Colombia: Fourth generation infrastructure

Author: | Published: 23 Feb 2017
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Fradique
Carlos Fradique-Méndez María Natalia Rodríguez

Colombia's fourth generation infrastructure programme unveiled by the government back in 2013 and further developed in 2015, for the first time formally acknowledged and subtly introduced basic premises of project finance into the legal framework. The ambitious investment targeted intermodal transportation development. Since its structuring stage, it has entailed several alterations both to the applicable regulation and institutional behaviour. The official introduction of this specialised type of financing scheme through the PPP law (1508 of 2012) and infrastructure law (1682 of 2013) has proved its worth by attracting investors with a sophisticated appetite and achieving the closing of the majority of financing agreements.

However, the road to disbursement has thrown up a series of unexpected obstacles in the so-called solid framework. These challenges have exposed numerous practical issues. Among other things, the difficulties have derived from the interaction of the multiple actors, such as land management and acquisition; extensions or amendments to the scope of the concession agreements; the duration and efficiency of the processes carried out with the National Infrastructure Agency; the limited funds of the financial institutions; the assembly of the security packages; and, certainty regarding dates of payment of the concessionaire's distribution. Moreover, the spread of corruption scandals has largely discouraged key investment in Colombia and negatively affected the completion of financings that were already in progress.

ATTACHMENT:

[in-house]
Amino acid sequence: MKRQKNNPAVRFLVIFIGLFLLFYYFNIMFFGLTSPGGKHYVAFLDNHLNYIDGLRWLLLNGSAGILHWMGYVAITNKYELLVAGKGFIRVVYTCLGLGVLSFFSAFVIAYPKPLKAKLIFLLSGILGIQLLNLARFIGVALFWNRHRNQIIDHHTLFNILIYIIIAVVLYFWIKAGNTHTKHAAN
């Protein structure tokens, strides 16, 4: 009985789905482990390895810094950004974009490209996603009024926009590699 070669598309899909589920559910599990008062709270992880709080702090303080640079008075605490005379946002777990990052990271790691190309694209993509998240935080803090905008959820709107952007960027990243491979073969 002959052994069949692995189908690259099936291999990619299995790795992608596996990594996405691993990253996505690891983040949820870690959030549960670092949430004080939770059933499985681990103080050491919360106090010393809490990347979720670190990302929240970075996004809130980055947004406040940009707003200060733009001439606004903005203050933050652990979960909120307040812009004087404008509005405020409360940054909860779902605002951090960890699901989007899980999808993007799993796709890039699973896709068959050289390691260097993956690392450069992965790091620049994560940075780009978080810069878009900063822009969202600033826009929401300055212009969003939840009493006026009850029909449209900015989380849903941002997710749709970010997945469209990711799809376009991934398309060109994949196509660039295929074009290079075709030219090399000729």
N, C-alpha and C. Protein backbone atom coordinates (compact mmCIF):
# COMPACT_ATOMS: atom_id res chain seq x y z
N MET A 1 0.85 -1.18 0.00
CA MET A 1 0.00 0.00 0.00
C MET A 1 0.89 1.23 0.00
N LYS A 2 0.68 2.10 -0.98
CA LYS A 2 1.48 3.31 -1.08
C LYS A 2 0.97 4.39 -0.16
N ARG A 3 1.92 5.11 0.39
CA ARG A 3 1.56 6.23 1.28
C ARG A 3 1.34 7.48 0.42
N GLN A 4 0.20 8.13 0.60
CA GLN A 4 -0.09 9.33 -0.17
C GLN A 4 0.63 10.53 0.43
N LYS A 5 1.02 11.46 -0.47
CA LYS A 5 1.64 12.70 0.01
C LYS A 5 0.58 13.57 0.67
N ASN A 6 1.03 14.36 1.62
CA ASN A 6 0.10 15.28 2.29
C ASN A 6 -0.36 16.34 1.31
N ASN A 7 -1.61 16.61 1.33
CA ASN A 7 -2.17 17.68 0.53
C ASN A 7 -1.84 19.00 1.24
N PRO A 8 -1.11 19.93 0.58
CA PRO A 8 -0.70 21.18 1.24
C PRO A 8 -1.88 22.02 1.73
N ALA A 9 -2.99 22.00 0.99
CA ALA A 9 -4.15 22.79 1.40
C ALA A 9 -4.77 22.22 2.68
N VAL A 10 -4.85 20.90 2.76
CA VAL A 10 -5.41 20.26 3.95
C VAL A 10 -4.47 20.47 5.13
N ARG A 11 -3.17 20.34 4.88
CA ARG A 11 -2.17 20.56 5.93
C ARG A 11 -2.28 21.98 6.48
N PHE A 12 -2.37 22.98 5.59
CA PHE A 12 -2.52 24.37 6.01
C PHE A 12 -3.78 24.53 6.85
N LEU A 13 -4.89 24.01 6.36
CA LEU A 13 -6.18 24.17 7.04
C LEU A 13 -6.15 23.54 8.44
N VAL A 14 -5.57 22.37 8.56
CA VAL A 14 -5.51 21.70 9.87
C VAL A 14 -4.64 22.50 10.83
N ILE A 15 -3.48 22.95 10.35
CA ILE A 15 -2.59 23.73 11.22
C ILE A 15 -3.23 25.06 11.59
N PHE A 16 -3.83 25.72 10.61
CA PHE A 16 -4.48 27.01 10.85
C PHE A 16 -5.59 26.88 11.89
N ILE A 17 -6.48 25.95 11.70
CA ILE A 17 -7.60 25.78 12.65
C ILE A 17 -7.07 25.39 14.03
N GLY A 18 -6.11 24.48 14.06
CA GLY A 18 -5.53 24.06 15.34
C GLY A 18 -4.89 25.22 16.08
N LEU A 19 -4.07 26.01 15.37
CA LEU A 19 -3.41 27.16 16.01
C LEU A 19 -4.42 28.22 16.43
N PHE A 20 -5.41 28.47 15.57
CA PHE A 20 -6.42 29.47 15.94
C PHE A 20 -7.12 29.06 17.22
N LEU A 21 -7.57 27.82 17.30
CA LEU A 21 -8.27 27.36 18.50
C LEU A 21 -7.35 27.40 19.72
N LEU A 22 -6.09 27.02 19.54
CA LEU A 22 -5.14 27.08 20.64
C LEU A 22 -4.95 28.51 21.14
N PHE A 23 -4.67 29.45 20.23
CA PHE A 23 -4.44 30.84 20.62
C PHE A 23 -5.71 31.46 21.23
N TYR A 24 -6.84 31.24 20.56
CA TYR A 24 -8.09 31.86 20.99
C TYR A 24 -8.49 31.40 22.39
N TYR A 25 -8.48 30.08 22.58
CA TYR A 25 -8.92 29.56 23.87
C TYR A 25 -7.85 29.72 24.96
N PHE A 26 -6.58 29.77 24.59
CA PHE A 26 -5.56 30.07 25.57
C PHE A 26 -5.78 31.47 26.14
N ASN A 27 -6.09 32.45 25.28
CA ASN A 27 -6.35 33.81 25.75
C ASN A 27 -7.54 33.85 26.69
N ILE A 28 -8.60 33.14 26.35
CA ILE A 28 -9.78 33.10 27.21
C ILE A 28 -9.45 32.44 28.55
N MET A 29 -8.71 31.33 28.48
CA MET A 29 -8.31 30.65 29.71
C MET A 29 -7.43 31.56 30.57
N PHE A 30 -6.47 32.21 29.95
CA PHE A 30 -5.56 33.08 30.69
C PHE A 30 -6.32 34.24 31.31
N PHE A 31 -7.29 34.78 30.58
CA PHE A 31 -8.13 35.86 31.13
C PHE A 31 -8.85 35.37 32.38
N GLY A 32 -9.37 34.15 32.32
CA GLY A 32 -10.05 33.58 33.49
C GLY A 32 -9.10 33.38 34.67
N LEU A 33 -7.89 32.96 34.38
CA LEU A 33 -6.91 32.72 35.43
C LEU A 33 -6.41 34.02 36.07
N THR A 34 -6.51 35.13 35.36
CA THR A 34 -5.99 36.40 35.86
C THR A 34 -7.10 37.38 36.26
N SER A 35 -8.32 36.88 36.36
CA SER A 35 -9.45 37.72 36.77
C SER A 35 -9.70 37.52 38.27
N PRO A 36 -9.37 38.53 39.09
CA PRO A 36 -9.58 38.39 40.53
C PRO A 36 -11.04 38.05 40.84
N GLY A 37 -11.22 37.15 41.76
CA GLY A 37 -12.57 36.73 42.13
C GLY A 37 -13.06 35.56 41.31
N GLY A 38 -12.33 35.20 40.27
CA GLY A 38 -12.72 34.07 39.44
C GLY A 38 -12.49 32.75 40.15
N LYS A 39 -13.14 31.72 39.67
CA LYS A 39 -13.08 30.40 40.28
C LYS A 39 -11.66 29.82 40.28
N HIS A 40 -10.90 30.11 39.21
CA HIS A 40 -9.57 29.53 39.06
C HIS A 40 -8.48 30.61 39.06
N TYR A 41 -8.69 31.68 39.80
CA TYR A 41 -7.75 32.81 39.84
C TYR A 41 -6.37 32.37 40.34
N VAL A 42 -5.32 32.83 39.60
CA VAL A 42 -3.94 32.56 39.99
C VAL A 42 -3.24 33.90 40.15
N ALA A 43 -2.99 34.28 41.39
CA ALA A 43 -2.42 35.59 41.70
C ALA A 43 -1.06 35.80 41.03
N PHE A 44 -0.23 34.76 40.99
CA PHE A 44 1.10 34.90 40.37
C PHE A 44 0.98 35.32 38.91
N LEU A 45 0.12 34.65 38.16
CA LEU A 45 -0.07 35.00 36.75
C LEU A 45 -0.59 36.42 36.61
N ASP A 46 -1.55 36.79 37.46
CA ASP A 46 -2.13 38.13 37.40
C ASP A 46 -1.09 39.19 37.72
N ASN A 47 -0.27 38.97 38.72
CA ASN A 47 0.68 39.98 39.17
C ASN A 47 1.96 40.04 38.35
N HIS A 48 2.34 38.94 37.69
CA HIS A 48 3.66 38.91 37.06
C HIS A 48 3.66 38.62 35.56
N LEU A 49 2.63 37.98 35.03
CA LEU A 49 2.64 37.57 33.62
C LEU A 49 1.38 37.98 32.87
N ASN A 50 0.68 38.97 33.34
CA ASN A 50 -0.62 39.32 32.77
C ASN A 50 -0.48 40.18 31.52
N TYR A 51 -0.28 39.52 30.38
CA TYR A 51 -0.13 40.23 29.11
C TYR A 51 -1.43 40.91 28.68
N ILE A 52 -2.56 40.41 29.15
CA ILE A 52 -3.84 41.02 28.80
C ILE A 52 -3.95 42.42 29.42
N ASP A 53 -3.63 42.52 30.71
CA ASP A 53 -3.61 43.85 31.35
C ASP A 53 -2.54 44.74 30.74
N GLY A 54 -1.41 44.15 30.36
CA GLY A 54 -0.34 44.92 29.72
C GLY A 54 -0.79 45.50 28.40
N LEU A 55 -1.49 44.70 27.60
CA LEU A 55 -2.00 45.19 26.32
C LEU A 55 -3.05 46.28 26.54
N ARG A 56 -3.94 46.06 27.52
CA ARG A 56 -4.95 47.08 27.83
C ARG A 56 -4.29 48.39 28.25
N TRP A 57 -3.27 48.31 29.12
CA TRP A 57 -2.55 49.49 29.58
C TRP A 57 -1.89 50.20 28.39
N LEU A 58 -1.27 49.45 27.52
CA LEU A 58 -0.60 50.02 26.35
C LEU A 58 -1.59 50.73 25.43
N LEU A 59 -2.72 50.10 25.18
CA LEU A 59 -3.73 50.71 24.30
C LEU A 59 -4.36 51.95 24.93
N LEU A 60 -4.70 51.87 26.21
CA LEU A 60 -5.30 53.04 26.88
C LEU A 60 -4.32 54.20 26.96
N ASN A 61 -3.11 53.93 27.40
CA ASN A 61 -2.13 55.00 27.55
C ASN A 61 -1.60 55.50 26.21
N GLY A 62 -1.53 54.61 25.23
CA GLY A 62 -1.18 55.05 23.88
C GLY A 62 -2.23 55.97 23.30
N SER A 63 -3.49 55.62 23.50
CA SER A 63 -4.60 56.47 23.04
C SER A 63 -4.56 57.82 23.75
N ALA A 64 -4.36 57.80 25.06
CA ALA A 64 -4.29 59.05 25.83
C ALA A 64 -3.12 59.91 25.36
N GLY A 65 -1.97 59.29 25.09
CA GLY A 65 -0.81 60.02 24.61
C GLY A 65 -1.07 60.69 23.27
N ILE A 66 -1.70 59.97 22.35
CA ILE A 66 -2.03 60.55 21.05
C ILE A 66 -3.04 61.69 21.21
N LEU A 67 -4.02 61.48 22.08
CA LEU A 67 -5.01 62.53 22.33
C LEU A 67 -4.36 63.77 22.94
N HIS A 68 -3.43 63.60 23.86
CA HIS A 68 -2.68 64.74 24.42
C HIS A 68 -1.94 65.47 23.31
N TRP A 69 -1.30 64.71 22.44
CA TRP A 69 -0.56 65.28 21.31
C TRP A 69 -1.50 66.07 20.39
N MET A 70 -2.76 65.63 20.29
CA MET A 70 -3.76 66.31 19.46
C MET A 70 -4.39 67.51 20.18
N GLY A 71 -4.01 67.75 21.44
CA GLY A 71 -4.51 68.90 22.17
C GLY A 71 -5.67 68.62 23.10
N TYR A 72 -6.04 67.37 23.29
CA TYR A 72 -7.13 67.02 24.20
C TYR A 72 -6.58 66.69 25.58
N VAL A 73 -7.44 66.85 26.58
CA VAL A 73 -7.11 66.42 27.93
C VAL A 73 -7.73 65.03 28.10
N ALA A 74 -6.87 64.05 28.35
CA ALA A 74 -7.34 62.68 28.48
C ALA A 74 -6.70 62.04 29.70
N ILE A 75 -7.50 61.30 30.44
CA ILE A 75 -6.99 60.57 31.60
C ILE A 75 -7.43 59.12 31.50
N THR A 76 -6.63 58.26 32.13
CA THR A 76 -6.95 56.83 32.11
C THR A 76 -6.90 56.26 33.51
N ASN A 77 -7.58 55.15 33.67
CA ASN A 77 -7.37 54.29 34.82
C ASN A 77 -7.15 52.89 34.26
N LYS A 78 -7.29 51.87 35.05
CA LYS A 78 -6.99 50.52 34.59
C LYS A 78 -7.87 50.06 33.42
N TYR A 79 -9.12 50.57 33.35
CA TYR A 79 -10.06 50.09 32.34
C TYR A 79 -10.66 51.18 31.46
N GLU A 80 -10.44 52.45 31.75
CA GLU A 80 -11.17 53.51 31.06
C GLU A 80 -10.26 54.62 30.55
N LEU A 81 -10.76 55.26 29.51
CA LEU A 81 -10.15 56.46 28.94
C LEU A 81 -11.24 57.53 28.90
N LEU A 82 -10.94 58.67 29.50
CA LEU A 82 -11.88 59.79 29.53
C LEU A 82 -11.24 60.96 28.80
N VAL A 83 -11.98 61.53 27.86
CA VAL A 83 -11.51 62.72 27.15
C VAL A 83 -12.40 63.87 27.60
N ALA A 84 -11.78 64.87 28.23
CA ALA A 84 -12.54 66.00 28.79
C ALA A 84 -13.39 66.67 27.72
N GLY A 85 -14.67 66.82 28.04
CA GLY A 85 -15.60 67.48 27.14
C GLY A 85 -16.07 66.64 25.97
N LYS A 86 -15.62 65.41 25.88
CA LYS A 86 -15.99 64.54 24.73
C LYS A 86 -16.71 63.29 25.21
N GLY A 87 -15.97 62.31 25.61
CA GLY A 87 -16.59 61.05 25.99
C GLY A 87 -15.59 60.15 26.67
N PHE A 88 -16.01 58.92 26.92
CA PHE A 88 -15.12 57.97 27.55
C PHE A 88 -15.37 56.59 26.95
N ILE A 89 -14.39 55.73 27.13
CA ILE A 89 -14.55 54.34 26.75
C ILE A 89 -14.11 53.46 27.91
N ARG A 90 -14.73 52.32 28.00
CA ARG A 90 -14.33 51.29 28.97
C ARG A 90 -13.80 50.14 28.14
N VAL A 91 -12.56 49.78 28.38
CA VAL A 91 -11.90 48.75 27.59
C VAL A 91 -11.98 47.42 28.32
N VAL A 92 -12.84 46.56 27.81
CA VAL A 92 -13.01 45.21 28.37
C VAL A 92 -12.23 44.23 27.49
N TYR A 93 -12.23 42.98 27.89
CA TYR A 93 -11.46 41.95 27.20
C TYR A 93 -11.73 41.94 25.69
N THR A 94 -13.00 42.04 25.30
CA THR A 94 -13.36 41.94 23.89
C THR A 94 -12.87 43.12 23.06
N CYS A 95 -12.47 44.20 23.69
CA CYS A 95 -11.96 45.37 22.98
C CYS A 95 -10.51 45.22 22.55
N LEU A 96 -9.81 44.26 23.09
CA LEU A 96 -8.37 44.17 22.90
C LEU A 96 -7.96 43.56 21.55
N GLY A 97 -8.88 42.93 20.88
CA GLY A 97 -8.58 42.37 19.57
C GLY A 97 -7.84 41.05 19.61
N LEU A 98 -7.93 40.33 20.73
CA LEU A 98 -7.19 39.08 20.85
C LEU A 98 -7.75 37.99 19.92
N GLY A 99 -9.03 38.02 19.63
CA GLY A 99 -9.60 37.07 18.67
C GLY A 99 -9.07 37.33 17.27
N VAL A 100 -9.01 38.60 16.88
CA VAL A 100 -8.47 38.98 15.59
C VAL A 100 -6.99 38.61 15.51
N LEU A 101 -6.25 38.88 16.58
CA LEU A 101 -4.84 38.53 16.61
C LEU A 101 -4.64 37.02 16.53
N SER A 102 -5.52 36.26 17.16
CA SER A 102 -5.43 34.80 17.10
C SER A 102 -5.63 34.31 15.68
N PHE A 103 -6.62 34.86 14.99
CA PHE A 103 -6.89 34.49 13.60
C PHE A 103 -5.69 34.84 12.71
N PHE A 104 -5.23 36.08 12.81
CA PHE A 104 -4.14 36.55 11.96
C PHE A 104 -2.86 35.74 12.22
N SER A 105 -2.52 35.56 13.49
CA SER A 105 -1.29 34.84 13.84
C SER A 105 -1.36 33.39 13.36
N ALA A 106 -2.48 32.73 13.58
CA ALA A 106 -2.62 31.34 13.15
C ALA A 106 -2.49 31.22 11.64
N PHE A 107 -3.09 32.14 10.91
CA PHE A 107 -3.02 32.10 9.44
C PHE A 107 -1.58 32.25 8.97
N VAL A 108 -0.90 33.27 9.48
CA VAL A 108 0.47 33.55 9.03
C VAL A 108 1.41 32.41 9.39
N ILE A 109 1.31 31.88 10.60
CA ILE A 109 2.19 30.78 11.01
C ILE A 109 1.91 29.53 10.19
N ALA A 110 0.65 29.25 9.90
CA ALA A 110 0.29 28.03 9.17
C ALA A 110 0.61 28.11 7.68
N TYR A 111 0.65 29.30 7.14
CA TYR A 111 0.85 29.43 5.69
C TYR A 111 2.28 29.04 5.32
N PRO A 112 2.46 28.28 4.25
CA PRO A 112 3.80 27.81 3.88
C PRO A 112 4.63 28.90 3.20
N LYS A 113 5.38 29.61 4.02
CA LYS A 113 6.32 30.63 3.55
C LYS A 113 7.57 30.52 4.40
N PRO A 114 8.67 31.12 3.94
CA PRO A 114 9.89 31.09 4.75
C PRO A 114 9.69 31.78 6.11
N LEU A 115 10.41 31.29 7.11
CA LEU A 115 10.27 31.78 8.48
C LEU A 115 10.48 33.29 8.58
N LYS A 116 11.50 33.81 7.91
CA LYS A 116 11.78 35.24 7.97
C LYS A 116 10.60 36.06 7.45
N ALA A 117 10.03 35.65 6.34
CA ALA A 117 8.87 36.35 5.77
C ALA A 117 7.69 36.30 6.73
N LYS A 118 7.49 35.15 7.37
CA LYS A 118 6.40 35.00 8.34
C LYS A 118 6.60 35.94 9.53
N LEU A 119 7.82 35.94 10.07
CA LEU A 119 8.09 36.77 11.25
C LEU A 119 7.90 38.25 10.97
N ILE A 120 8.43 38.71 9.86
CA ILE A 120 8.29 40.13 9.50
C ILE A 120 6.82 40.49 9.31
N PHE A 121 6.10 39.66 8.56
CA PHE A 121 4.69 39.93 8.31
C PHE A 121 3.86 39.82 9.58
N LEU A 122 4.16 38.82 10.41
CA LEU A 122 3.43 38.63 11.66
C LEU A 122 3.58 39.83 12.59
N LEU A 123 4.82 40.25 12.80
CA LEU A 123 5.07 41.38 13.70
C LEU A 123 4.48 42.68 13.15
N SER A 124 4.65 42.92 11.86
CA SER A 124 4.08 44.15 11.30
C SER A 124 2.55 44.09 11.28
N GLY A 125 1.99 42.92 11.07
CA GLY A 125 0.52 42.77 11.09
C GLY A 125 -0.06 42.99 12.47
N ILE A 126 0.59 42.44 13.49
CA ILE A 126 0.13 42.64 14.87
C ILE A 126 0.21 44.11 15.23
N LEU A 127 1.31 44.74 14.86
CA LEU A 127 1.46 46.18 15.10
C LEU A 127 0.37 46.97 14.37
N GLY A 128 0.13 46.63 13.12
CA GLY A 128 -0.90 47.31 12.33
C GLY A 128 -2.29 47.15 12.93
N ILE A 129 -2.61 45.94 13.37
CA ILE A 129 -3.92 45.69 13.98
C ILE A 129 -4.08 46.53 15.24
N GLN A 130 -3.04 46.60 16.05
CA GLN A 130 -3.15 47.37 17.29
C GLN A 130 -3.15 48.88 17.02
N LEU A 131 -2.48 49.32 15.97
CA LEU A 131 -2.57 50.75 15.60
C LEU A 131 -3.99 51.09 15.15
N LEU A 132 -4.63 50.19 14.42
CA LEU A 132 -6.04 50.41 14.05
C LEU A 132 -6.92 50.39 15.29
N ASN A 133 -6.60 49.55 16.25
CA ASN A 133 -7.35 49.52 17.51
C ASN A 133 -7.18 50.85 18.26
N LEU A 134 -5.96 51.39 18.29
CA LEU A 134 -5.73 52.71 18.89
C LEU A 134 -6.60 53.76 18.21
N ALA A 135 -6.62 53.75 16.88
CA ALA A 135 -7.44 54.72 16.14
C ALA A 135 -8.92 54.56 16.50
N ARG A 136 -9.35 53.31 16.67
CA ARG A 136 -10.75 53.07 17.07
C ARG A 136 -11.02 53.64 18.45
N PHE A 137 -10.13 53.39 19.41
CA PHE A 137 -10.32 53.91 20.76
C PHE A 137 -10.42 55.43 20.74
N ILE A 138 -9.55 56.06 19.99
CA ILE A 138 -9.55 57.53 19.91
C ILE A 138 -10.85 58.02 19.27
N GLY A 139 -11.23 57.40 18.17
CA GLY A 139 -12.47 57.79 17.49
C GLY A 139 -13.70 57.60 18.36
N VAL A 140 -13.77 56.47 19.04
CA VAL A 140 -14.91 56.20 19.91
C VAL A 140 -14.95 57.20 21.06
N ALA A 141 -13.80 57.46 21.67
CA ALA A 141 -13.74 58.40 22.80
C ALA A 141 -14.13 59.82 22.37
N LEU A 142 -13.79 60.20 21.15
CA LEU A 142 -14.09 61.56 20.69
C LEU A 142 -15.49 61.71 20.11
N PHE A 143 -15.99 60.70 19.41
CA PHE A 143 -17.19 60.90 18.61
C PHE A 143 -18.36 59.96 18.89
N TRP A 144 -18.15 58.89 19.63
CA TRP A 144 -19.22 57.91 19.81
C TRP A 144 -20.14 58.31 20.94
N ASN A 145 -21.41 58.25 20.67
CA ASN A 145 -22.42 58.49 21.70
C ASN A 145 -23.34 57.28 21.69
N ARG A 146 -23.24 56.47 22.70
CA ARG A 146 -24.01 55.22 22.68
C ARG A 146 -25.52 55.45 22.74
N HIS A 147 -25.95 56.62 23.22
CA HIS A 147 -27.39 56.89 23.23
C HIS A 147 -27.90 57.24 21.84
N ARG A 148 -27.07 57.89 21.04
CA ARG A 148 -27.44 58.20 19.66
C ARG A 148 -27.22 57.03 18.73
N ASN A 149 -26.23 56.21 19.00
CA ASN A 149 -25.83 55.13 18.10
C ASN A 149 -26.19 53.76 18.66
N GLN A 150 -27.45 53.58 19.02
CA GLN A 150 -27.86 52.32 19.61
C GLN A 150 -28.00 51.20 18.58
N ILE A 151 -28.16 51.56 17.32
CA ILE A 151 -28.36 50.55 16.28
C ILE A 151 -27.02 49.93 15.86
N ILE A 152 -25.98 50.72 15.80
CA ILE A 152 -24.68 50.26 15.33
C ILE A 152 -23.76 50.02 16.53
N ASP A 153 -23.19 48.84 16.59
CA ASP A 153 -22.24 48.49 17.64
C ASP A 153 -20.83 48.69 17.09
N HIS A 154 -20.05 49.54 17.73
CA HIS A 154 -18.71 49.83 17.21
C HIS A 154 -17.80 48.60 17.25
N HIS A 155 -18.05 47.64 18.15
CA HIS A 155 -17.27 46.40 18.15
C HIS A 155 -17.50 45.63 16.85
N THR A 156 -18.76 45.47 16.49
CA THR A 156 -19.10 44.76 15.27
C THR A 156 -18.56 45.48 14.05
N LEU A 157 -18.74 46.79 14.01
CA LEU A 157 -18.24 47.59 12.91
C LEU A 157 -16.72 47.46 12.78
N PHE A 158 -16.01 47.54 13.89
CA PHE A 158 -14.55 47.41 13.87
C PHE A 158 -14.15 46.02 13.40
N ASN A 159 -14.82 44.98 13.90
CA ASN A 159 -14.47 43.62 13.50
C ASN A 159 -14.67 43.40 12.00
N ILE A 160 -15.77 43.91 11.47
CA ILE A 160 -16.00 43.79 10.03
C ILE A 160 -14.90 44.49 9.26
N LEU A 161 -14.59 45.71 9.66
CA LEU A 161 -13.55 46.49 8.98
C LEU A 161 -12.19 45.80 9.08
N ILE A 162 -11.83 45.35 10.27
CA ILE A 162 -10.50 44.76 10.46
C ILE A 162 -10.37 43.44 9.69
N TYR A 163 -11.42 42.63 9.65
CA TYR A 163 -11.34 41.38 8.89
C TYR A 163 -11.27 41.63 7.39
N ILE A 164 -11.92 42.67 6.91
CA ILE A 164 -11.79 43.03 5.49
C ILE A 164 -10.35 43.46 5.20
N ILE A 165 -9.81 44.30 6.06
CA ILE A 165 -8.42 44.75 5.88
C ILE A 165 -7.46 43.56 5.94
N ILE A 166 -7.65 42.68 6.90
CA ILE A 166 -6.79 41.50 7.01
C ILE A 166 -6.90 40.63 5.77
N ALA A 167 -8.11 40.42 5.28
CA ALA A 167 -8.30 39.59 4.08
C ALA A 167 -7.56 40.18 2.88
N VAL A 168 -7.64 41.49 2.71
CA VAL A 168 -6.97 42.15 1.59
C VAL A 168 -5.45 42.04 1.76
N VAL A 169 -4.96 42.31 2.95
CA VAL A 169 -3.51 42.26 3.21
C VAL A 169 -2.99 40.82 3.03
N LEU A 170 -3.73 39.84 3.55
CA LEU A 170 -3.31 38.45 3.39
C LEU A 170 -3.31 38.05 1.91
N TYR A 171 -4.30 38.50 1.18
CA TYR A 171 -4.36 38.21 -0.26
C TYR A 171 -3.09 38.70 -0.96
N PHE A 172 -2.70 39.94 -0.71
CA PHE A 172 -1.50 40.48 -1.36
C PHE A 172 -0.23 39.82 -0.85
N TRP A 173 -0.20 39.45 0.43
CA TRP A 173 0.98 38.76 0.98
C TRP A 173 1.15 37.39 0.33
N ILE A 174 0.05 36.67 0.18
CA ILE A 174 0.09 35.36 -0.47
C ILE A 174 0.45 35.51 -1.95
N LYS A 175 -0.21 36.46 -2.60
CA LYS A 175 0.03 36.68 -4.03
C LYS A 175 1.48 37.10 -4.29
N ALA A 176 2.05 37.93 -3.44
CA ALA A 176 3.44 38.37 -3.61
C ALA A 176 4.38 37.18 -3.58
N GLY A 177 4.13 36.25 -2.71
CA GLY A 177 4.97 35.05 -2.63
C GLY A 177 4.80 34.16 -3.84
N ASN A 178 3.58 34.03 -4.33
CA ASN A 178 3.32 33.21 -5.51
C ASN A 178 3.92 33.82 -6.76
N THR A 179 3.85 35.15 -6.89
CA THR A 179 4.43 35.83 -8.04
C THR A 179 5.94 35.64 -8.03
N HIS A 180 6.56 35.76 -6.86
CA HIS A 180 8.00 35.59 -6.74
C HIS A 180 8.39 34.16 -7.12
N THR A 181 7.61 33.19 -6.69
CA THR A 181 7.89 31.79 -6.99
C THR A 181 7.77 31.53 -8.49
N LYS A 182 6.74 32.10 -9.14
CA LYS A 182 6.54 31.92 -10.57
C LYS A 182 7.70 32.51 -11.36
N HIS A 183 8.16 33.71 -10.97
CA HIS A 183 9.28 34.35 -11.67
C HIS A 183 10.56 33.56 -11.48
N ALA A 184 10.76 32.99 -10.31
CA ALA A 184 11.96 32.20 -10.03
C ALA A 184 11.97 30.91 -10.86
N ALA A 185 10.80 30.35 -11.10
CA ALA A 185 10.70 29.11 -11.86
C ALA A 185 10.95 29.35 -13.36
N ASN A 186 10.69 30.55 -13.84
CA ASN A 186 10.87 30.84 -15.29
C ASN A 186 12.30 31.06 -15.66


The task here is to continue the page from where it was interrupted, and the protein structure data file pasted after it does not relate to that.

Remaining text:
Consequently, participants have raised questions as to whether the prevailing regulations are sufficient, and whether it might be necessary to urge for further modifications. The ministry of finance, through its unit of financial regulation, has published the first institutional study of project finance prudential regulation. By means of a comparative study, the analysis concludes that Colombia's legal framework would not obstruct infrastructure project finance. Perhaps the path to disbursement and the completion of the projects of the largest infrastructure programme in Latin America should be construed through a comprehensive tailor-made regulation. More importantly, perhaps what is needed is a self-contained regulation capable of providing certainty and stability, rather than simply adjusting the existing and faulty legal framework.

Carlos Fradique-Méndez and María Natalia Rodríguez